Kieran Chandler: Leaving iPhones aside, what you’re basically saying is that blockchains aren’t really secure without bitcoins. Is there no other way of securing these blockchains at all?
Joannes Vermorel: Unfortunately no. The security, which is really the whole point of Bitcoin, emerges from the money angle. It’s because bitcoin is money that it actually provides any security. Something that people who are discussing about blockchain are missing is that if you remove the money angle, everything that was interesting in the first place is lost. Most of the things that you could do with a blockchain are actually better done with a traditional SQL database that can be secured and shared in ways that are vastly easier and more accessible than a blockchain.
Kieran Chandler: Okay, so if we agree that supply chains are going to have to continue using bitcoins for now, what’s not exactly clear is what supply chains can actually do with it. Could you give a real-world example of where this could work?
Joannes Vermorel: Yes, let’s take a very real-world problem of counterfeit drugs in Africa. It’s very hard to have any reliable statistics on how many people in Africa are buying counterfeit drugs, but it’s a very real problem. The fake drugs they’re buying are for severe diseases like AIDS. Again, it’s very hard to have statistics that you can trust, but my own personal.
Kieran Chandler: We’re discussing a grave issue here, predicting millions of lives may be lost in the next one or two decades in Africa due to counterfeit drugs. One potential solution involves bitcoin. What’s the thinking behind this solution?
Joannes Vermorel: The solution involves a simple trick. Every box of drugs produced by a reputable pharmaceutical company is sealed with a private bitcoin key. This ensures that each drug box travels securely from production to the end user, often located in a less secure country. When someone purchases a box of medicine, they break the seal and claim the bitcoins for themselves. There is a financial incentive for them to do this.
Kieran Chandler: So essentially, the buyer uses a mobile app to break the seal, scan the box, and claim the money. Could you expand on how this app ensures the money originates from the right pharmaceutical company?
Joannes Vermorel: The app checks the origin of the funds when the user claims the money. The beauty of this system is that it encourages all users to check the boxes themselves, verifying the source. This is a distributed way to combat counterfeit drugs. It’s crucial to note that this mechanism fundamentally creates trust through aligned economic incentives, a key feature of Bitcoin. It’s about economic alignment, not just a secure database.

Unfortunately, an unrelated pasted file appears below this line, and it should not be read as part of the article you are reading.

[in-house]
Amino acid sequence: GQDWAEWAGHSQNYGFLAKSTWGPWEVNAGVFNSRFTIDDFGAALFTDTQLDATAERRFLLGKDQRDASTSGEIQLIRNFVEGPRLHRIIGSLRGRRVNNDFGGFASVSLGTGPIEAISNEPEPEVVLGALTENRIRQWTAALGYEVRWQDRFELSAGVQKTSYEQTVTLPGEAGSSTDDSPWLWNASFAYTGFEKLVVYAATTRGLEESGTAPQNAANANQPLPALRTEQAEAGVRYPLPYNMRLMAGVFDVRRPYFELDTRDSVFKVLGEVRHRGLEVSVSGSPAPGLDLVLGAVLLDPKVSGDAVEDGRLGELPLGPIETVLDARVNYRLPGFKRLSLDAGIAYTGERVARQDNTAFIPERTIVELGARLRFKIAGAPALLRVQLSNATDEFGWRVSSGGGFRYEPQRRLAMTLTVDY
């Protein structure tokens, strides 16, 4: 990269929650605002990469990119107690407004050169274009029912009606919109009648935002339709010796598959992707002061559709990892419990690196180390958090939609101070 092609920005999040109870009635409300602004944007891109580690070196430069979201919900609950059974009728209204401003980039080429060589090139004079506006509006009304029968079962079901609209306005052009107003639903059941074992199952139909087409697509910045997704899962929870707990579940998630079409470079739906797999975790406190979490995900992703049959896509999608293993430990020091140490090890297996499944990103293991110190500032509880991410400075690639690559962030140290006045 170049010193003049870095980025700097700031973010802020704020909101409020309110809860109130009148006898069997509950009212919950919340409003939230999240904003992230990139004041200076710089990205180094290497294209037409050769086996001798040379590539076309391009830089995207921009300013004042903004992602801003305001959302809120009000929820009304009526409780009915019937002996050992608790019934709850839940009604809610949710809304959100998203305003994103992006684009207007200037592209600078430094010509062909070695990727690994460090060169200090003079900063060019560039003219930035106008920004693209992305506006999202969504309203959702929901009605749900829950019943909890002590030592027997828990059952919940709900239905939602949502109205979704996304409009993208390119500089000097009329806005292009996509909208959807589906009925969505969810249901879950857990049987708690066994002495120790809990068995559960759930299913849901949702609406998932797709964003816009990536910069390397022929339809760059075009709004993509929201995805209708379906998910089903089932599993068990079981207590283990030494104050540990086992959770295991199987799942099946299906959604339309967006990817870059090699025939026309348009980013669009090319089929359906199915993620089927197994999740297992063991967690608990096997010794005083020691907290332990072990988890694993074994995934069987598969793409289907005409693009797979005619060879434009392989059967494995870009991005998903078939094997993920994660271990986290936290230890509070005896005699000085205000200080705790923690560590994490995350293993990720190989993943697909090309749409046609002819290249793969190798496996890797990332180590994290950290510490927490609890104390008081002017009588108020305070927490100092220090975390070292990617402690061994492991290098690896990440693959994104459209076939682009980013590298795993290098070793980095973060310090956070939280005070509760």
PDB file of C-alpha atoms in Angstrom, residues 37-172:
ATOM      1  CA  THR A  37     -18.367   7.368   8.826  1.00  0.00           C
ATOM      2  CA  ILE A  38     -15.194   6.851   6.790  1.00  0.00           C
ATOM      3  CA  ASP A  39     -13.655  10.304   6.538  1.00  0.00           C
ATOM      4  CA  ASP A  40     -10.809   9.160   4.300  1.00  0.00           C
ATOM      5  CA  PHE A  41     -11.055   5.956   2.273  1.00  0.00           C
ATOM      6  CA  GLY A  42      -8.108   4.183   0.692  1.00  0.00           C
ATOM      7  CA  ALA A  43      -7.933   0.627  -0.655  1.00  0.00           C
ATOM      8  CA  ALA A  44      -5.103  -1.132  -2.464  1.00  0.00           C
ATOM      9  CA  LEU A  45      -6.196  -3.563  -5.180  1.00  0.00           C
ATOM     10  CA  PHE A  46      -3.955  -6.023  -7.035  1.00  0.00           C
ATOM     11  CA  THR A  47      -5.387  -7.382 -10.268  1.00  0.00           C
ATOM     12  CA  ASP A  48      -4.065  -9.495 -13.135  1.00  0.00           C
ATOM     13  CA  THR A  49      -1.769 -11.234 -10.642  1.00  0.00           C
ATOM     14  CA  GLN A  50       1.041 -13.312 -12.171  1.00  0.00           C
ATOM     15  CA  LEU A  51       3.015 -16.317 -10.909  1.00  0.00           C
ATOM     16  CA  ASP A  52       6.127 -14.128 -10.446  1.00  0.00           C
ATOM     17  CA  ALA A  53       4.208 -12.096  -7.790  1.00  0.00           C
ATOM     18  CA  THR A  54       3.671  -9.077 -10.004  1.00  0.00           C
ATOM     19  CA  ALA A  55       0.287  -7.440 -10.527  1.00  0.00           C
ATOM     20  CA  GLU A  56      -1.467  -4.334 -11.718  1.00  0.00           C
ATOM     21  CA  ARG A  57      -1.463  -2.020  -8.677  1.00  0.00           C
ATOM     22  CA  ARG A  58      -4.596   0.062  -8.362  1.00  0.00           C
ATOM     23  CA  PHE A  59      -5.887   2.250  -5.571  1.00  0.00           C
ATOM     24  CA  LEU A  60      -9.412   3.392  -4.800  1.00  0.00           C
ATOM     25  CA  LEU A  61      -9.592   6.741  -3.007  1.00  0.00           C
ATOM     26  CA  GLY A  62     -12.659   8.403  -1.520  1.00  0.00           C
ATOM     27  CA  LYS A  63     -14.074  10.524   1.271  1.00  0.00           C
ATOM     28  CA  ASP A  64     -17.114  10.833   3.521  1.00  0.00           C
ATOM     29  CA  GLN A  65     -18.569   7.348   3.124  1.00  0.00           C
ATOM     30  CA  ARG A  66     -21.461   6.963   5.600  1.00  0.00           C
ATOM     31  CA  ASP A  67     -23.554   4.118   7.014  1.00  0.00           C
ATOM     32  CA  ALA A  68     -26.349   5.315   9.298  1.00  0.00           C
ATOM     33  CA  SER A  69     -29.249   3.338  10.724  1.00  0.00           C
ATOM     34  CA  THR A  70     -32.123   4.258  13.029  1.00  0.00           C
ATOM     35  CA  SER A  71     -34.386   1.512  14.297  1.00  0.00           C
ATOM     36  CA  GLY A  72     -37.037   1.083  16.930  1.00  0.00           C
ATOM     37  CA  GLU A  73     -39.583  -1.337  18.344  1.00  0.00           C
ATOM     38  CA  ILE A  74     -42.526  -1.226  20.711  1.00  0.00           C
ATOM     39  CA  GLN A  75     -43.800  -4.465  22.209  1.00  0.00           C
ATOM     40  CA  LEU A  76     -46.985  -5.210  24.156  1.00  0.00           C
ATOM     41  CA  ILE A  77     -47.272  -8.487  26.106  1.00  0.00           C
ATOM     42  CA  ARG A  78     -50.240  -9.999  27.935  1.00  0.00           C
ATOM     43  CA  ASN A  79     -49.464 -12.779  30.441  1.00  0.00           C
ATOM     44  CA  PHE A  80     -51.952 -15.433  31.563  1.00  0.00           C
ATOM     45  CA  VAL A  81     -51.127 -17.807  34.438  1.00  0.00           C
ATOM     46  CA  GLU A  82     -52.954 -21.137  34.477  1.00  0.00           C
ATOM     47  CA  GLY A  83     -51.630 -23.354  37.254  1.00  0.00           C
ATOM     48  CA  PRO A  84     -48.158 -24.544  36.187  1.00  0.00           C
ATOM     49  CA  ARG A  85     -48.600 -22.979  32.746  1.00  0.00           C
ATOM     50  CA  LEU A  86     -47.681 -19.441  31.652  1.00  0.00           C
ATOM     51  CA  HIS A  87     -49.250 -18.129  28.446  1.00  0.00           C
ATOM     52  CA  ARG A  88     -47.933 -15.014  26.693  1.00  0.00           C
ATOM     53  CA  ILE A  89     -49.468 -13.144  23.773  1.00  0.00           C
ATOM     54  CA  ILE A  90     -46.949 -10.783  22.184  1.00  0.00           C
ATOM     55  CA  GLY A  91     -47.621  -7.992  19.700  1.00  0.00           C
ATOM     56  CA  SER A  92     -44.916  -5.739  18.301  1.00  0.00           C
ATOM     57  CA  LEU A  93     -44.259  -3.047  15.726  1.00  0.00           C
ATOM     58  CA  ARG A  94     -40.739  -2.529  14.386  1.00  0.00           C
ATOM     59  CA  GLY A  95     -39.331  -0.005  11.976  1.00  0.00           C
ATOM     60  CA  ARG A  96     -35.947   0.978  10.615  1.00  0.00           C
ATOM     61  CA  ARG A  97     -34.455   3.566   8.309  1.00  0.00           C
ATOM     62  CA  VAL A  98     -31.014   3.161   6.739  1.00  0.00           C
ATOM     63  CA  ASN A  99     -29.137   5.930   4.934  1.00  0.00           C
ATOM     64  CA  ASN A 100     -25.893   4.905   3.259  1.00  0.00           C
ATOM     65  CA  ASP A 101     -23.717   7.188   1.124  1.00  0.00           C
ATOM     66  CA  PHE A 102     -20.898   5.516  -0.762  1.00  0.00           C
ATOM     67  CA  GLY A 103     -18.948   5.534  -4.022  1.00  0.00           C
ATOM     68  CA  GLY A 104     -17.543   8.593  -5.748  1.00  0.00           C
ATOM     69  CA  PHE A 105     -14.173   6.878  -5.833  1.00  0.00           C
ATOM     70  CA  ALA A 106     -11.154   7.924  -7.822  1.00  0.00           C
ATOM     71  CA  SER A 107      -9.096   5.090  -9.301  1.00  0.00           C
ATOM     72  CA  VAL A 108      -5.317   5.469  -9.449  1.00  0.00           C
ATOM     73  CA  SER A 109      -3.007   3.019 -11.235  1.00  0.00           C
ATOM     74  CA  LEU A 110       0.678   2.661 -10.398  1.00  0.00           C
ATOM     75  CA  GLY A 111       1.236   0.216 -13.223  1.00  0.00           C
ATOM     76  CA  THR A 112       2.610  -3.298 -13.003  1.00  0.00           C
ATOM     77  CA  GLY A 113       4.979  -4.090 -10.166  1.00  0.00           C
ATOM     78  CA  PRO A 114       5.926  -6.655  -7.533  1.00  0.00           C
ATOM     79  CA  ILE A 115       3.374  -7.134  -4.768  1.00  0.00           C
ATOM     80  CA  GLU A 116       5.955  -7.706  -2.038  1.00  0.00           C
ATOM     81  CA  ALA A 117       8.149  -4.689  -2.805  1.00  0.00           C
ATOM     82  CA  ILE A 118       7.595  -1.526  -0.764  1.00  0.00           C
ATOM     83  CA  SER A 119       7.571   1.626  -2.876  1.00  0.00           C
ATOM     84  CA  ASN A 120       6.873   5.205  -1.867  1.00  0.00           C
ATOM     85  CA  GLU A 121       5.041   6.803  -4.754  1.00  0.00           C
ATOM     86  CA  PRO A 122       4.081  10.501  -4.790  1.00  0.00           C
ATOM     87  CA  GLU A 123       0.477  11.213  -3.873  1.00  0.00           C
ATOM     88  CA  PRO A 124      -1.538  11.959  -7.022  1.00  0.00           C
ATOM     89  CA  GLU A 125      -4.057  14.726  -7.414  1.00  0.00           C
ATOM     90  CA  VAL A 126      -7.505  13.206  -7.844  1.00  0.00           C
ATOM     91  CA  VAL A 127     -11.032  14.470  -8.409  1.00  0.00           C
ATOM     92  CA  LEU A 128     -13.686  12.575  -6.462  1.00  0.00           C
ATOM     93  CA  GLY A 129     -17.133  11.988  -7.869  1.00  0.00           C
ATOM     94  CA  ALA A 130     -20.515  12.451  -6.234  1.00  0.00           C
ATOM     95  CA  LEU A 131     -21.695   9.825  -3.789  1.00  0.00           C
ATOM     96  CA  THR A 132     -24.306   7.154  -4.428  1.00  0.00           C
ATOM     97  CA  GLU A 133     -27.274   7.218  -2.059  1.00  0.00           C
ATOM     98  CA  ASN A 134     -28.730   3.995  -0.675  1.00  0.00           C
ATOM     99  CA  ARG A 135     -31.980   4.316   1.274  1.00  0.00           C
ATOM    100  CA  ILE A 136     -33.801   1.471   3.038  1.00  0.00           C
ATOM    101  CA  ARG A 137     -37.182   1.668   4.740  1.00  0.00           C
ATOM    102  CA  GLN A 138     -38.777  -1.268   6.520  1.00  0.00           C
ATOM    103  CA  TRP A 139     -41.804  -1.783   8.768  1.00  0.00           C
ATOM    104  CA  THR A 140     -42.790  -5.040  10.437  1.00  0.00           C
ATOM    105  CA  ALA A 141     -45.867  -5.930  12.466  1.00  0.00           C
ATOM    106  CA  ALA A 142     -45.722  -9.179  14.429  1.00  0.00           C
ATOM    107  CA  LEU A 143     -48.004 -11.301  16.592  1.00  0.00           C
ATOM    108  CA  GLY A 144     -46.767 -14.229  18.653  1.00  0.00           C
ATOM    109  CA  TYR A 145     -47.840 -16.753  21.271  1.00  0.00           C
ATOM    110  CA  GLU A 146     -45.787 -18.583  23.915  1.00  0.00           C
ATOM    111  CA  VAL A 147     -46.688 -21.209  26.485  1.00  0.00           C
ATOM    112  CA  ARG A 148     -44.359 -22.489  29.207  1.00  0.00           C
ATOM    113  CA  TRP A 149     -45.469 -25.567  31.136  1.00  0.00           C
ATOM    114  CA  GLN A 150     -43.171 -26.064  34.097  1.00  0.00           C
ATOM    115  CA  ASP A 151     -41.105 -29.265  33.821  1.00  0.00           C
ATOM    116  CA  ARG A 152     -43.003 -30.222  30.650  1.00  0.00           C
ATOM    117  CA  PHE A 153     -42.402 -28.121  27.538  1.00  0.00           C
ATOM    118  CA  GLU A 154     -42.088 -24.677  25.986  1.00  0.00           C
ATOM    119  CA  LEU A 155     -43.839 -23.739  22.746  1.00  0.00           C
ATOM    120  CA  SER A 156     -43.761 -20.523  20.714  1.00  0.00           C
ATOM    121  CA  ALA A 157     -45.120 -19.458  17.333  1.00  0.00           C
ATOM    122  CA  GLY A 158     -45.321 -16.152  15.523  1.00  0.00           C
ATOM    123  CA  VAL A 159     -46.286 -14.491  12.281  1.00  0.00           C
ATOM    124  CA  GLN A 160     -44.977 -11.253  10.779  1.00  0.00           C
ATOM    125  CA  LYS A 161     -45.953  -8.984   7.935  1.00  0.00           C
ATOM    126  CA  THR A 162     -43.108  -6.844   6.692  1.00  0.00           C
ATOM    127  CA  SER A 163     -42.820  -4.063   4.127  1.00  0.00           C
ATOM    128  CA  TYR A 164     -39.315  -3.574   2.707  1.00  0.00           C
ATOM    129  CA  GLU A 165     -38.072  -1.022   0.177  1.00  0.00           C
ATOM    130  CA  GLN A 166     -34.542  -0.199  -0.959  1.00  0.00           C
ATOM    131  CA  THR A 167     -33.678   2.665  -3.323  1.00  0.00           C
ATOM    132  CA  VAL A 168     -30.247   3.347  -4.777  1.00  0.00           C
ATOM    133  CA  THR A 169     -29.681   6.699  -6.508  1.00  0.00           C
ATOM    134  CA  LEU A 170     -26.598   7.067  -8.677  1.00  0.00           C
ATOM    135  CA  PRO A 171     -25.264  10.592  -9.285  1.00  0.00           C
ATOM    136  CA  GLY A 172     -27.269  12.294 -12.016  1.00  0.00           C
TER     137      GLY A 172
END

Kieran Chandler: That’s an intriguing approach, using financial incentives to promote secure behavior. Let’s switch gears a bit and discuss the supply chain industry. In areas where there’s less corruption and counterfeiting isn’t as prevalent, can Bitcoin offer benefits?
Joannes Vermorel: Certainly, let’s take the aerospace industry as an example. This industry has achieved incredible levels of security and trust. It has proven to be very good at maintaining aircraft, a complex process that is crucial as lives are at stake. An indicator of the industry’s competitiveness and integrity is the rarity of airplane crashes.
Kieran Chandler: So, with this high level of trust already established in such industries, where does Bitcoin come into play?
Joannes Vermorel: In industries like aerospace, where there’s near-perfect trust, Bitcoin can still provide benefits. Let me explain further.
Kieran Chandler: Aerospace parts… what most companies that I know of are doing is that they are basically trusting military two ways. Firstly, they have their digital records that go through the IT systems. However, they still maintain paper records alongside these systems. Now the question is, why can’t they eliminate the paper? I mean, most industries have managed to eliminate paper. The answer is quite simple - they can’t bring themselves to completely trust their own IT systems. I believe that right now, this is the right option; they should not be trusting their IT systems, they have not earned this trust yet. The end result is that it’s extremely costly. Because aerospace is very fragmented, the cost of maintaining all of that traceability is very high. And Bitcoin can actually deliver a security at the same level, or even better, at a much lower cost.
Joannes Vermorel: So what you’re suggesting is that Bitcoin might be subsidizing the IT infrastructure behind the aerospace industry. It’s definitely not what people investing in Bitcoin, expecting to get rich quick, would anticipate. But the thing we’re really discussing here is trust. The aerospace industry is incredibly regulated and, as you mentioned, there are human lives at stake.
Kieran Chandler: So, do you think the aerospace industry can fully trust Bitcoin?
Joannes Vermorel: That’s interesting. Most blockchain experts claim that the whole point of Bitcoin is to create a system that is so secure you could risk your own life on it. I think Bitcoin goes beyond that. It aims to achieve a level of security so high you’d be willing to trust the lives of your children with it, which is about as insane as it can get in terms of IT security. Now, how does actual security, especially in supply chain, really work? It’s not like that at all. Most of the security in the supply chain, the IT security, is achieved through obscurity, which is a completely different security model.